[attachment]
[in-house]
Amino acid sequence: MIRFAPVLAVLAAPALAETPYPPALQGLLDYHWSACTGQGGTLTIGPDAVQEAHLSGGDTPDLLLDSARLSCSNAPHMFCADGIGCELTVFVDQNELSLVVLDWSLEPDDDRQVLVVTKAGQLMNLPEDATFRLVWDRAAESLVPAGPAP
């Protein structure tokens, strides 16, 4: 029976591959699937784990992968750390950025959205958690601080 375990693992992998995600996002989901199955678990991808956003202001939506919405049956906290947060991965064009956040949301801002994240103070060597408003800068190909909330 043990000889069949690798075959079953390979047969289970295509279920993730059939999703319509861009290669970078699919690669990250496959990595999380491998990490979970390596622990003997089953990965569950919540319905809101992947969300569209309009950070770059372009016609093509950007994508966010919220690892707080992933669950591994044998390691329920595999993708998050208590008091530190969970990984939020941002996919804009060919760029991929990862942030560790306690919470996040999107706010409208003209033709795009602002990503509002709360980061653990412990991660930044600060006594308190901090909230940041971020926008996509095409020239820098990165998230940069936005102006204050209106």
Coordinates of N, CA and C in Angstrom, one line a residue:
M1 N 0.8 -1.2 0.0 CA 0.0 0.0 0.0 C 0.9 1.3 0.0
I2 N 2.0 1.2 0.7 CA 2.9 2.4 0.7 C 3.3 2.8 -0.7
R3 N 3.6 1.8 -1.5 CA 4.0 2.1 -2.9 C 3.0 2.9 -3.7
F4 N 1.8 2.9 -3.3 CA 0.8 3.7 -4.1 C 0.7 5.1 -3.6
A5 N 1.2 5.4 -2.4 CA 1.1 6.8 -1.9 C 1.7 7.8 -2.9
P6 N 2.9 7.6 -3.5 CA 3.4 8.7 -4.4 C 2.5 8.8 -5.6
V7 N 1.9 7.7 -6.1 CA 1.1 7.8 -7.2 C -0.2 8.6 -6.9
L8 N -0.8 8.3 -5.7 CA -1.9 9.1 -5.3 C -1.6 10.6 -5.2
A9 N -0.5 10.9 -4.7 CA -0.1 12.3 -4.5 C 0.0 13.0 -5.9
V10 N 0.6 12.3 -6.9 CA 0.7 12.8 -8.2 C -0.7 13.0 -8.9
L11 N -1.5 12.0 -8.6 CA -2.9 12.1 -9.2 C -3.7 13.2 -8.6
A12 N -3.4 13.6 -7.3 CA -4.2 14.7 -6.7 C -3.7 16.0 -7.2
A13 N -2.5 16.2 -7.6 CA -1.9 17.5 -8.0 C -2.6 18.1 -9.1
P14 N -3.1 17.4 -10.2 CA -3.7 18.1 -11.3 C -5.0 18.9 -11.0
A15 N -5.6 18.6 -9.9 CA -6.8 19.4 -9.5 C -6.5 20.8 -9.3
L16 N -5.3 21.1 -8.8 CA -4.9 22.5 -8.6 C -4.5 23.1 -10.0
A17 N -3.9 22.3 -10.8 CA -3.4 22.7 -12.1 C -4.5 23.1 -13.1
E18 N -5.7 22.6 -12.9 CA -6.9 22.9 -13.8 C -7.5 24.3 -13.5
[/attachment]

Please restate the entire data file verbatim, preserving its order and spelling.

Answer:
[in-house]
Amino acid sequence: MIRFAPVLAVLAAPALAETPYPPALQGLLDYHWSACTGQGGTLTIGPDAVQEAHLSGGDTPDLLLDSARLSCSNAPHMFCADGIGCELTVFVDQNELSLVVLDWSLEPDDDRQVLVVTKAGQLMNLPEDATFRLVWDRAAESLVPAGPAP
């Protein structure tokens, strides 16, 4: 029976591959699937784990992968750390950025959205958690601080 375990693992992998995600996002989901199955678990991808956003202001939506919405049956906290947060991965064009956040949301801002994240103070060597408003800068190909909330 043990000889069949690798075959079953390979047969289970295509279920993730059939999703319509861009290669970078699919690669990250496959990595999380491998990490979970390596622990003997089953990965569950919540319905809101992947969300569209309009950070770059372009016609093509950007994508966010919220690892707080992933669950591994044998390691329920595999993708998050208590008091530190969970990984939020941002996919804009060919760029991929990862942030560790306690919470996040999107706010409208003209033709795009602002990503509002709360980061653990412990991660930044600060006594308190901090909230940041971020926008996509095409020239820098990165998230940069936005102006204050209106």
Coordinates of N, CA and C in Angstrom, one line a residue:
M1 N 0.8 -1.2 0.0 CA 0.0 0.0 0.0 C 0.9 1.3 0.0
I2 N 2.0 1.2 0.7 CA 2.9 2.4 0.7 C 3.3 2.8 -0.7
R3 N 3.6 1.8 -1.5 CA 4.0 2.1 -2.9 C 3.0 2.9 -3.7
F4 N 1.8 2.9 -3.3 CA 0.8 3.7 -4.1 C 0.7 5.1 -3.6
A5 N 1.2 5.4 -2.4 CA 1.1 6.8 -1.9 C 1.7 7.8 -2.9
P6 N 2.9 7.6 -3.5 CA 3.4 8.7 -4.4 C 2.5 8.8 -5.6
V7 N 1.9 7.7 -6.1 CA 1.1 7.8 -7.2 C -0.2 8.6 -6.9
L8 N -0.8 8.3 -5.7 CA -1.9 9.1 -5.3 C -1.6 10.6 -5.2
A9 N -0.5 10.9 -4.7 CA -0.1 12.3 -4.5 C 0.0 13.0 -5.9
V10 N 0.6 12.3 -6.9 CA 0.7 12.8 -8.2 C -0.7 13.0 -8.9
L11 N -1.5 12.0 -8.6 CA -2.9 12.1 -9.2 C -3.7 13.2 -8.6
A12 N -3.4 13.6 -7.3 CA -4.2 14.7 -6.7 C -3.7 16.0 -7.2
A13 N -2.5 16.2 -7.6 CA -1.9 17.5 -8.0 C -2.6 18.1 -9.1
P14 N -3.1 17.4 -10.2 CA -3.7 18.1 -11.3 C -5.0 18.9 -11.0
A15 N -5.6 18.6 -9.9 CA -6.8 19.4 -9.5 C -6.5 20.8 -9.3
L16 N -5.3 21.1 -8.8 CA -4.9 22.5 -8.6 C -4.5 23.1 -10.0
A17 N -3.9 22.3 -10.8 CA -3.4 22.7 -12.1 C -4.5 23.1 -13.1
E18 N -5.7 22.6 -12.9 CA -6.9 22.9 -13.8 C -7.5 24.3 -13.5